Orthodox Easter is on May 2nd this year, so for Orthodox Christians, we are still in lent. During this time of abstaining from meat and other animal products, the search is always on for something sweet.
I grew up eating Halva (also Halvah, Halwa) during Lent. My family also enjoyed it at other times throughout the year because it’s so easy and economical to make. There are many versions of Halva. Some are cake-like and are baked in the oven, others are prepared like candy and the last is made on a pot on the stove and molded before serving. This is my favorite because it comes together so easily.
The basic stovetop recipe for Halva is quite easy to prepare and easy to remember. Most people use the 1-2-3-4 ratio–1 cup oil, 2 cups semolina, 3 cups sugar, four cups water and the aromatics. My Greek family and I have our version. Other families throughout Greece and the Greek Diaspora have their own. Likewise, throughout the Middle East, in India and other parts of Asia, there are versions that have survived for centuries.
Aromatics may include cinnamon, lemon, orange, rosewater, mastic and fillings such as walnuts, almonds, sesame, raisins and other dried fruit, and even grated carrots. Some people use vegetable oil, some a light olive; I prefer the Greek tradition of using extra-virgin olive oil.
Alan Davidson says, in his book, The Oxford Companion to Food, a marvelous encyclopedia of food terms, names, ingredients and more, that the word Halva can be traced back to 7th-century Arabia, and that it comes to us from the Arabic root for “sweet.” Originally, it referred to a paste made of dates and milk. Those of us who’ve grown up eating our family’s version of Halvah/Halvah aren’t as interested in the history of this vegan sweet. We are more interested in knowing whether we have semolina and olive oil in our kitchen so that we can enjoy eating this delicious treat as soon as possible.
During the Lenten period leading to Orthodox Easter, many of us also enjoy the sesame seed version of Halva, which we usually purchase instead of preparing at home. This is an entirely different product from what most families prepare at home.
My mother adapted a recipe for Halva from the most popular Greek cookbook by Sophia Skoura. I am grateful to have my mother’s copy, which was published in 1967. What I am sharing with you today is my version of my mother’s adaptation for Greek Halva. I enjoy it warm or cold, just out of the refrigerator. During cooler weather, it doesn’t need to be refrigerated, but it has a very refreshing quality served cold. It’s my favorite way to eat Halva.
The Recipe: (a printable version is available here)
I use extra-virgin olive oil, but you can use a neutral oil instead. Most recipes call for toasting the nuts prior to cooking or not toasting them at all. I add the nuts to the hot oil first and they toast along with the semolina. I don’t use raisins, but you may add ¼ to ½ cup at the end. If I add dried fruit, I prefer craisins (dried, sweetened cranberries).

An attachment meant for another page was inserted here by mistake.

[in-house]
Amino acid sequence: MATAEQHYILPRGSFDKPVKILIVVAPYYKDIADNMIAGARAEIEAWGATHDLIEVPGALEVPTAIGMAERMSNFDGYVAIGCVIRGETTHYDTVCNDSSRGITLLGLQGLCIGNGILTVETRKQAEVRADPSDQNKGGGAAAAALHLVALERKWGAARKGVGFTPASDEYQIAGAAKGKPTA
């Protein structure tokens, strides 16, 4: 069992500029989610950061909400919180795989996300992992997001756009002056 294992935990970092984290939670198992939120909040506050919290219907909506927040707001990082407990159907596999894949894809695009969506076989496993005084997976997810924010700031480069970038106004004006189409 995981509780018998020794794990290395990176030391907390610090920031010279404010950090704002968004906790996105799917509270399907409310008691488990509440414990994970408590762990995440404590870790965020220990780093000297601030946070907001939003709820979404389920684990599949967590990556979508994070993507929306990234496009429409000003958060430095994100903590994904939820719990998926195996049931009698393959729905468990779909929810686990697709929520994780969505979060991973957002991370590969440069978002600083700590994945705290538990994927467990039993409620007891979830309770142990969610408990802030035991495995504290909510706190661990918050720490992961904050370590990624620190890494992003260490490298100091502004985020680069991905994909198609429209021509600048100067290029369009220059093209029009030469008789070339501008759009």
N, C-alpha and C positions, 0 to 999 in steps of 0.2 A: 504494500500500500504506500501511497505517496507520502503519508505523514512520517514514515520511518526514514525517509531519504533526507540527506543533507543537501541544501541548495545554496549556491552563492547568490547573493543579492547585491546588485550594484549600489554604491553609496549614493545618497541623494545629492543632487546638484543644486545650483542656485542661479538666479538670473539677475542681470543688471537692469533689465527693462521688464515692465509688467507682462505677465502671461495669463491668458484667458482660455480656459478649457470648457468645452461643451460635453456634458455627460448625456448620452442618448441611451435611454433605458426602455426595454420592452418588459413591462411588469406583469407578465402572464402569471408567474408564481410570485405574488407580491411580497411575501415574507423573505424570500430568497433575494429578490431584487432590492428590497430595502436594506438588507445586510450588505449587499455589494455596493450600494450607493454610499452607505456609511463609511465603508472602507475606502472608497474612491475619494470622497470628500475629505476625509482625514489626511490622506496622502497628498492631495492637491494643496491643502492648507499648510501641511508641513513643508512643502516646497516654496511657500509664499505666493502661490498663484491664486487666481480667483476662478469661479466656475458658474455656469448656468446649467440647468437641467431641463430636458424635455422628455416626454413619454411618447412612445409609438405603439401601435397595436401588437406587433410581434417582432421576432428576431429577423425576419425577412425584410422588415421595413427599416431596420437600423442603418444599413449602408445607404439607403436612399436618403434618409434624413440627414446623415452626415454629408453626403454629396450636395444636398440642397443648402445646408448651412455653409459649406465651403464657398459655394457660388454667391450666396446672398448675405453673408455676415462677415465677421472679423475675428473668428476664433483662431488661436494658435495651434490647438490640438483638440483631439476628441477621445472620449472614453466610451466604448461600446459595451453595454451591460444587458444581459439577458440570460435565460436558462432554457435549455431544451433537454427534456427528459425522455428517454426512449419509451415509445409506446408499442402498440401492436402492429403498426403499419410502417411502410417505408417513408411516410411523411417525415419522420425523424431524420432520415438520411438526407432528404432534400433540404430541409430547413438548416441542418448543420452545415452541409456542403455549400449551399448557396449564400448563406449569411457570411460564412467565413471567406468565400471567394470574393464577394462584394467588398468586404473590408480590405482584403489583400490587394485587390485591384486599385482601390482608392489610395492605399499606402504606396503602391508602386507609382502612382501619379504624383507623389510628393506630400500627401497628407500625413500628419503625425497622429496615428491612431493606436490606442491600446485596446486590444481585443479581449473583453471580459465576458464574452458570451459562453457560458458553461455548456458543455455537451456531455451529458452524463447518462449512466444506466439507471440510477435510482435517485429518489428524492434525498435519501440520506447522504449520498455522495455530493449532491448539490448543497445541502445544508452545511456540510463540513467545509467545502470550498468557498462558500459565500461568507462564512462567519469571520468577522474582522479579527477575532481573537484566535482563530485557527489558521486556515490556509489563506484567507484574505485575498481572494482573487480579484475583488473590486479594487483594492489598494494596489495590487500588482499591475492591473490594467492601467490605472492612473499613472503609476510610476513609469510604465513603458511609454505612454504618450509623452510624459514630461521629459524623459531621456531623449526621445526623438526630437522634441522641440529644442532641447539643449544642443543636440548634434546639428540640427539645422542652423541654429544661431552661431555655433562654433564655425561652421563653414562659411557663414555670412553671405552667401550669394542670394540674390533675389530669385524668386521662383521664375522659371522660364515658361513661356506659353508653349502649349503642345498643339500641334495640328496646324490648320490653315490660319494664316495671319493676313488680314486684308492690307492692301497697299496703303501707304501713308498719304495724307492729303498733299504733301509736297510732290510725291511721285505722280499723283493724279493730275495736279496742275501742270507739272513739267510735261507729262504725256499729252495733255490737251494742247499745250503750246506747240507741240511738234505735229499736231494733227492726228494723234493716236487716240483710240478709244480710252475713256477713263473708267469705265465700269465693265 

In the pot:
1 cup extra-virgin olive oil
1 cup slivered almonds
2 cups semolina (fine or coarse or a combination)
For the syrup:
5 cups water
2 ½ cups sugar
½ cup honey
1 stick cinnamon
3 whole cloves
the peel of one lemon
1 cup raisins, craisins or other dried fruit (stirred in at the end)
2 tablespoons sesame seeds (added with the almonds)
2 tablespoons toasted sesame seeds or toasted ground almonds (to dress the Halva at serving time)
Grated zest of one lemon (stirred in at the end)
A light sprinkling of powdered cinnamon (to dress the Halva at serving time)
In a small pot, combine the syrup ingredients. Stir, and bring to a boil. Reduce heat and simmer for no more than five minutes.
Using a large pot over medium-high heat, pour in olive oil and bring to smoking point.
Stir in the almonds and cook for thirty seconds. Stir in the semolina and reduce heat to medium. Continue stirring and cooking until the almonds and semolina have turned a golden-brown. (Some cooks prefer a darker brown color.) Move the pot off the stove to add the syrup.
At this point, remove the aromatics from the syrup. Pour syrup carefully into the semolina and stir until the bubbling and steam subside. Move pot back to the stove and continue stirring until the semolina has thickened and is coming away from the pot when you stir. Turn off the heat and add fruit and/or lemon zest if using. Cover and allow the mixture to dry out and cool a bit.
In a bundt cake pan or a deep fluted tart pan, turn out all of the semolina mixture and smooth with a metal spoon or spatula. I like to sprinkle cinnamon and toasted sesame or toasted ground almonds on the bottom of the pan before spooning in the semolina. This way it adheres to the warm mix.
Leave on the counter to cool for 10-15 minutes. The Greek celebrity chef, Akis Petrezikis, waits only five minutes. Now you can unmold your Halva onto a plate. Once it has cooled for about an hour, slice and serve, or chill in the refrigerator before serving.
If you don’t have a fancy pan, you can use a simple cake pan or a bowl. You can also use muffin baking cups or Greek coffee cups. When I use the coffee cups, sometimes I turn it out onto the small plate and top with aromatics and nuts at serving time. Other times, I leave the halva in the cup.
|First, prepare the syrup. Set aside.|
|Heat oil and add nuts and seeds|
|Stir in the semolina|
|Keep stirring until color deepens|
|Remove pot from heat and pour in syrup
Be careful as the syrup will bubble up for a few seconds.
Back on heat and stir until syrup is absorbed.
|A fluted tart pan is perfect, but a bowl will do.
Sprinkle cinnamon and toasted sesame on bottom.